When a Yforum visitor posted a message about people using the term “retard” to demean people with impairments, Milano contacted the executive director of the group formerly called the American Association on Mental Retardation to discuss the stigma behind the term. At its heart, the practice shows a mindset where “anyone different is [to be] the victim of ridicule and abuse,” said Doreen Croser, whose group had rebranded as the American Association on Intellectual and Developmental Disabilities.
“In certain segments it’s OK to be mean and hateful,” added Croser. “The media doesn’t help. There are lots of morning talk show folks who need to be corrected routinely, calling people retards. … Hate is in, unfortunately.”
Dare To Ask: What’s the reading process like for a deaf person?
Yforum also creates a way for ordinary people to explain life experiences to others who may never have them. When a site visitor who hears asked what reading is like for deaf people – he hears the words in his mind – a deaf reader answered that she feels words in her mind. Another said she visualizes the story, and that during prayer she sometimes signed in her mind or thought the words. As a child, she dreamed in sign language, she added.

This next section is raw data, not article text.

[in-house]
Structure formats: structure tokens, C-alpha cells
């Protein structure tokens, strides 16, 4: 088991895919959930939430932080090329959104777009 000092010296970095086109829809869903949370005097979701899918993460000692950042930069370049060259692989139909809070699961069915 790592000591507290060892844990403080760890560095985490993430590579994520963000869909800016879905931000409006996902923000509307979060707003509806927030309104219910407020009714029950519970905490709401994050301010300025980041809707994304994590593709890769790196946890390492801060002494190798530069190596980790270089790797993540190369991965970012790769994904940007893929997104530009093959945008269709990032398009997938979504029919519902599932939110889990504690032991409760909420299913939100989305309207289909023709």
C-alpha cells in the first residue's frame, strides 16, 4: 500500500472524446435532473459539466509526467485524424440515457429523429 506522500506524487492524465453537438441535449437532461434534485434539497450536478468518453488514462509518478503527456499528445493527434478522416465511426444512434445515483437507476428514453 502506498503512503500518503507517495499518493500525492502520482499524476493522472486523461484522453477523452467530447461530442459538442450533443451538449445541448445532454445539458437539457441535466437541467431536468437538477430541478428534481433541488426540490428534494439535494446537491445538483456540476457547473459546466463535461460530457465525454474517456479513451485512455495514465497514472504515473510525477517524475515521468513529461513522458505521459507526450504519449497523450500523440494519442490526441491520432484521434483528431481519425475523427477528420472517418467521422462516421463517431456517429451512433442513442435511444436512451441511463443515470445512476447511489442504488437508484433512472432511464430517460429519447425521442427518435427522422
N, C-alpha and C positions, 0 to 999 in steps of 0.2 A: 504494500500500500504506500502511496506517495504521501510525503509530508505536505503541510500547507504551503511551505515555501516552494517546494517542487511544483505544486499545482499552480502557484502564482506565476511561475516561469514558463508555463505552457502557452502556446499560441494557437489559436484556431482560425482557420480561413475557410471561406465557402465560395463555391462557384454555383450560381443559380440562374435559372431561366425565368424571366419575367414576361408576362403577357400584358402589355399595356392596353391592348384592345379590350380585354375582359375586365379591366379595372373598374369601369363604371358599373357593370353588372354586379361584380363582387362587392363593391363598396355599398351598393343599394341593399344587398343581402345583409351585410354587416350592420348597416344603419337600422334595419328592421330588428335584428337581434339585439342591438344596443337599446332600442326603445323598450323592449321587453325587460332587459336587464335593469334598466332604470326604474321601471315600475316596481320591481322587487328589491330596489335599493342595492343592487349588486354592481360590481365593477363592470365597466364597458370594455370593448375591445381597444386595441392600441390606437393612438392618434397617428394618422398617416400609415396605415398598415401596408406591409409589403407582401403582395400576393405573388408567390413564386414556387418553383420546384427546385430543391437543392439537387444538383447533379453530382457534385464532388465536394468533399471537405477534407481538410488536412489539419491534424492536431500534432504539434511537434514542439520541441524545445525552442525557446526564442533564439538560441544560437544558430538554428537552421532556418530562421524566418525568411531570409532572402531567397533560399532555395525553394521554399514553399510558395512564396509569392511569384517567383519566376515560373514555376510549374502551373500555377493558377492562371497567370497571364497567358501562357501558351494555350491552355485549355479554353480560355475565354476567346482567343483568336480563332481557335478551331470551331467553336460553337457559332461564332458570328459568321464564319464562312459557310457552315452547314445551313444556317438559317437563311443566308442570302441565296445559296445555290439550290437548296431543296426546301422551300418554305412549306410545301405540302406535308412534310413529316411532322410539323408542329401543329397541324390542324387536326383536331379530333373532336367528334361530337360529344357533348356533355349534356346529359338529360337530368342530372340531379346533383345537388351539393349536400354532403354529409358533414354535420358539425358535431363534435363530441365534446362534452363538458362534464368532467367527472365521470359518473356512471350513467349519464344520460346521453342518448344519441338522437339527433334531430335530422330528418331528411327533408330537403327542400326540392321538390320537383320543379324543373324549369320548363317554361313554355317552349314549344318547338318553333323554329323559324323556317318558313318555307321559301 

Dare To Ask: Is it OK to date someone mentally disabled?
For a reader’s question of whether it’s ever OK to date the mentally disabled, Milano got feedback from Jonathan Mooney, a learning disabled honors graduate of Brown University who authored The Short Bus: A Journey Beyond Normal –who said yes.
“Individuals with these differences should be treated as any other human being,” Mooney said. Even if relationships don’t work out, he said, people have “the right to the continuum of human experiences that aren’t always positive.”
Dare To Ask: How do blind people know when to cross a street?
To answer a Yforum visitor who wondered how blind people cross the street, blind National Public Radio commentator Beth Finke explained to Milano her techniques for navigating Chicago and her experiences with people approaching her guide dog.
For the ones who say they’d like to take their dog everywhere like her, Finke said she holds an inner thought: “If I were brave enough [I’d say], ‘Well, you could gouge your eyes out.’ ”